The accusing party has the burden of proving, on a balance of probabilities, that the parties were acting jointly and in concert. While the Panel held that it can consider circumstantial evidence, it must carefully balance the strength of the circumstantial evidence against the reasonableness of other explanations that might explain the same circumstance. Circumstantial evidence will be particularly scrutinized where the opposing party can provide credible and plausible alternative explanations for the evidence presented.

“Acting jointly and in concert” requires parties to work together to achieve a joint specific purpose

Referencing case law, the Panel held that a formal agreement is not required to find that parties are joint actors. However, there must be evidence to support a finding that parties have acted jointly or in concert.

Parties will be found to have acted jointly or in concert where the parties are working together to achieve a joint specific purpose. As a result, it is not sufficient for the parties to simply be aligned in interest, there must also be a concerted effort to bring about a specified objective.

In the context of soliciting proxies to nominate a new slate of directors, acting jointly and in concert necessitates that all involved parties are actively engaged and coordinated in their efforts to secure the election of the proposed dissident slate.

Consequently, the mere act of one party contributing to the costs of the proxy solicitation and proposing a director nominee on the dissident slate does not alone constitute sufficient grounds for a finding of acting jointly and in concert. If the party’s actions are motivated by their own self-interest and they have made no commitment or indication of support for the dissident slate, it is unlikely that they will be found to be a joint actor.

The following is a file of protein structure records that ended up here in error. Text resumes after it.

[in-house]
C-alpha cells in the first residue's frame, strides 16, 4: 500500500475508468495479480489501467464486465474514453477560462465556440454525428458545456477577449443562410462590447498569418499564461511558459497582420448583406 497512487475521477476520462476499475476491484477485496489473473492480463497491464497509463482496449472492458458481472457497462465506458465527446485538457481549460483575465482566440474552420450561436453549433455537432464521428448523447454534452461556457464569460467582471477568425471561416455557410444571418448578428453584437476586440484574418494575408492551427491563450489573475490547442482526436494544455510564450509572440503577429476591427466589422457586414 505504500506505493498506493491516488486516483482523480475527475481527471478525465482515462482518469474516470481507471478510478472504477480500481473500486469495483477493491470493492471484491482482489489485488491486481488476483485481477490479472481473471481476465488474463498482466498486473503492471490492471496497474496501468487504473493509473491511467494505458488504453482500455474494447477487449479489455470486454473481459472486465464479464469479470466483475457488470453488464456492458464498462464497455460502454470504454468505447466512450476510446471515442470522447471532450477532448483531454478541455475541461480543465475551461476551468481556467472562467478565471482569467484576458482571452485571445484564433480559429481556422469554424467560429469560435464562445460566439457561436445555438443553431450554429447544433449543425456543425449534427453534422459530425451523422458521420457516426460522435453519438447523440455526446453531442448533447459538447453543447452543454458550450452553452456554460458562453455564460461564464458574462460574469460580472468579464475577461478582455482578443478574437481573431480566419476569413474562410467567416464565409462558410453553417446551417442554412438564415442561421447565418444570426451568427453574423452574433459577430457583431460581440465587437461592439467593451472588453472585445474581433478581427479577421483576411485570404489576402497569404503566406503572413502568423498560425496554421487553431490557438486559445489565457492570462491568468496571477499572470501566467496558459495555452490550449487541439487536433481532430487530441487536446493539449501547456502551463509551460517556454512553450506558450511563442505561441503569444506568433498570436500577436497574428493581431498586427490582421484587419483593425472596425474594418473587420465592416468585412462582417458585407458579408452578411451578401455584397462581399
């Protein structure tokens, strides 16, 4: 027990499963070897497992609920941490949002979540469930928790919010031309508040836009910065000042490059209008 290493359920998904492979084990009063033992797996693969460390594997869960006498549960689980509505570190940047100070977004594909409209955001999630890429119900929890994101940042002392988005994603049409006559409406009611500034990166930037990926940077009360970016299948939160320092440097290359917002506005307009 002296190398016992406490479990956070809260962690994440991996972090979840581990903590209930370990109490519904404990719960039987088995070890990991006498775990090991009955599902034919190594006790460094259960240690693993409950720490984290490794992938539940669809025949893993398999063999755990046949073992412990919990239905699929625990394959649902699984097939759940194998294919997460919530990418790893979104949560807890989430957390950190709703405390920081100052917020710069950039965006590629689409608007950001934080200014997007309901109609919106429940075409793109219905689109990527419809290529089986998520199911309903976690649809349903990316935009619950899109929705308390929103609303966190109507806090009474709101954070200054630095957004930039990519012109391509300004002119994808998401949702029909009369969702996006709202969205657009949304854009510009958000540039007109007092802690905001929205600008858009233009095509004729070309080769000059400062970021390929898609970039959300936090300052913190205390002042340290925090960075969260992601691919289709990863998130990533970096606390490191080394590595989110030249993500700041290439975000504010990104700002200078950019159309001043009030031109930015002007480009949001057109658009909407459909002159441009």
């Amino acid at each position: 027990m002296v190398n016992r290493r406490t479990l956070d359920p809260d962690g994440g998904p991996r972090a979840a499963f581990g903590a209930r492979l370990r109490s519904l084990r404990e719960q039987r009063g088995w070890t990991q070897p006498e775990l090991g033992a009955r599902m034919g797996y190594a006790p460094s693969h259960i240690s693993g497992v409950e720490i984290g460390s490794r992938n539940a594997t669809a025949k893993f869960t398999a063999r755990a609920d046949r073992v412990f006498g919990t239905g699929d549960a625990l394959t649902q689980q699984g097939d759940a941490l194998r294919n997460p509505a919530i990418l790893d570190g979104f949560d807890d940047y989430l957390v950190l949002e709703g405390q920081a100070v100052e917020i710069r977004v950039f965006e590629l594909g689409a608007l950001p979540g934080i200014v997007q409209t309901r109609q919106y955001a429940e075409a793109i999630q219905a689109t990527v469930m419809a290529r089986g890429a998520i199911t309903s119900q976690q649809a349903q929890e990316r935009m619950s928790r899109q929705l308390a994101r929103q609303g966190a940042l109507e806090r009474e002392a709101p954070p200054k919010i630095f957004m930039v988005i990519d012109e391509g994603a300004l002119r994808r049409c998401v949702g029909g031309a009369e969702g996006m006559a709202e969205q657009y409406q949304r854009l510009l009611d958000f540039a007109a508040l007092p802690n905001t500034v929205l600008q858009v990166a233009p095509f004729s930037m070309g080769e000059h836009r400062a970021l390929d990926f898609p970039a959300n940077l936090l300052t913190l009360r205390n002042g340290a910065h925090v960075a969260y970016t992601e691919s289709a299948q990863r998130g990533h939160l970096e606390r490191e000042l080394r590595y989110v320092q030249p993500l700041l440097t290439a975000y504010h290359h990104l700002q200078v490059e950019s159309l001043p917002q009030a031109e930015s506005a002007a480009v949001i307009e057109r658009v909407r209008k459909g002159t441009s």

Mr. Kimmel was not acting jointly and in concert with the other Respondents

Applying these principles, the Panel concluded that the Respondents were not acting jointly or in concert. The Panel solely focused on Mr. Kimmel’s actions since without his support Mr. Sawiak and Mr. Ianno would not have held enough shares to trigger the early warning requirements.

The Panel did acknowledge there was adequate circumstantial evidence to warrant a careful and skeptical review of the Respondent’s explanations and actions. In particular, Mr. Kimmel agreed to fund the costs of the proxy solicitation, proposed a director nominee on the dissident slate, and discussed his concerns about the Company’s board with Mr. Ianno.

Nevertheless, these factors alone were not sufficient for a finding of acting jointly and in concert as the Panel found that, despite these factors, Mr. Kimmel did not share a common specific purpose with the other Respondents. The Commission accepted Mr. Kimmel’s explanation that he was willing to finance Mr. Sawiak’s proxy solicitation to provide Mr. Kimmel with alternative options. Mr. Kimmel’s actions, characterized by his negotiations with both management of the Company and the other Respondents, indicated that he was primarily acting in his own self-interest to secure board representation through whatever means available.